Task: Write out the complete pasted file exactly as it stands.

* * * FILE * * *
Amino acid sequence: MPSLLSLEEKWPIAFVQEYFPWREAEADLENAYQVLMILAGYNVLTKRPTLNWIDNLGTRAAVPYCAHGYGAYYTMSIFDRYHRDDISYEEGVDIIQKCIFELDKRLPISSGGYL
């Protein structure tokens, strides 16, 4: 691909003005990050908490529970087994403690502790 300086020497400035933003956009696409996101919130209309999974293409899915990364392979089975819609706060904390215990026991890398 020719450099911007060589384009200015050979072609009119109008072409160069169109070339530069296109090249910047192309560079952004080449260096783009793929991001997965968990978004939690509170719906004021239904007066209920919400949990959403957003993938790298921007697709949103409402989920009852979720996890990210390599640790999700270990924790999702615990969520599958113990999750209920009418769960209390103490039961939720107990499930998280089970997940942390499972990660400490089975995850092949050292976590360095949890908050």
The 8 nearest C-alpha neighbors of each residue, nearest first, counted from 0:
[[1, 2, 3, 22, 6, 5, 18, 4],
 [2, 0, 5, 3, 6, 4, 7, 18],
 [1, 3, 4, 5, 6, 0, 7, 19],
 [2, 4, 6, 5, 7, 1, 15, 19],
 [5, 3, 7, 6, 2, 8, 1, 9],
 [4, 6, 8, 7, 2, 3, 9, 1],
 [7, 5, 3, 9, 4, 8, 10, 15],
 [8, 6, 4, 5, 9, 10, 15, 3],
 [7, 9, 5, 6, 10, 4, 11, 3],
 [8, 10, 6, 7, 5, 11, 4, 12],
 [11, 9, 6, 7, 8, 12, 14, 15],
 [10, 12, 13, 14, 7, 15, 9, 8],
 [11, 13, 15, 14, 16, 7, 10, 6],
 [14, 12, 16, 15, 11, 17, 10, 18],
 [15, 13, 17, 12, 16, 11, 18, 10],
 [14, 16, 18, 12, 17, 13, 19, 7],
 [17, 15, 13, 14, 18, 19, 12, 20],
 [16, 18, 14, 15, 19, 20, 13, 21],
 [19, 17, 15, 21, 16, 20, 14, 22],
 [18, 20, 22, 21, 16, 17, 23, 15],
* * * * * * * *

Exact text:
Amino acid sequence: MPSLLSLEEKWPIAFVQEYFPWREAEADLENAYQVLMILAGYNVLTKRPTLNWIDNLGTRAAVPYCAHGYGAYYTMSIFDRYHRDDISYEEGVDIIQKCIFELDKRLPISSGGYL
């Protein structure tokens, strides 16, 4: 691909003005990050908490529970087994403690502790 300086020497400035933003956009696409996101919130209309999974293409899915990364392979089975819609706060904390215990026991890398 020719450099911007060589384009200015050979072609009119109008072409160069169109070339530069296109090249910047192309560079952004080449260096783009793929991001997965968990978004939690509170719906004021239904007066209920919400949990959403957003993938790298921007697709949103409402989920009852979720996890990210390599640790999700270990924790999702615990969520599958113990999750209920009418769960209390103490039961939720107990499930998280089970997940942390499972990660400490089975995850092949050292976590360095949890908050």
The 8 nearest C-alpha neighbors of each residue, nearest first, counted from 0:
[[1, 2, 3, 22, 6, 5, 18, 4],
 [2, 0, 5, 3, 6, 4, 7, 18],
 [1, 3, 4, 5, 6, 0, 7, 19],
 [2, 4, 6, 5, 7, 1, 15, 19],
 [5, 3, 7, 6, 2, 8, 1, 9],
 [4, 6, 8, 7, 2, 3, 9, 1],
 [7, 5, 3, 9, 4, 8, 10, 15],
 [8, 6, 4, 5, 9, 10, 15, 3],
 [7, 9, 5, 6, 10, 4, 11, 3],
 [8, 10, 6, 7, 5, 11, 4, 12],
 [11, 9, 6, 7, 8, 12, 14, 15],
 [10, 12, 13, 14, 7, 15, 9, 8],
 [11, 13, 15, 14, 16, 7, 10, 6],
 [14, 12, 16, 15, 11, 17, 10, 18],
 [15, 13, 17, 12, 16, 11, 18, 10],
 [14, 16, 18, 12, 17, 13, 19, 7],
 [17, 15, 13, 14, 18, 19, 12, 20],
 [16, 18, 14, 15, 19, 20, 13, 21],
 [19, 17, 15, 21, 16, 20, 14, 22],
 [18, 20, 22, 21, 16, 17, 23, 15],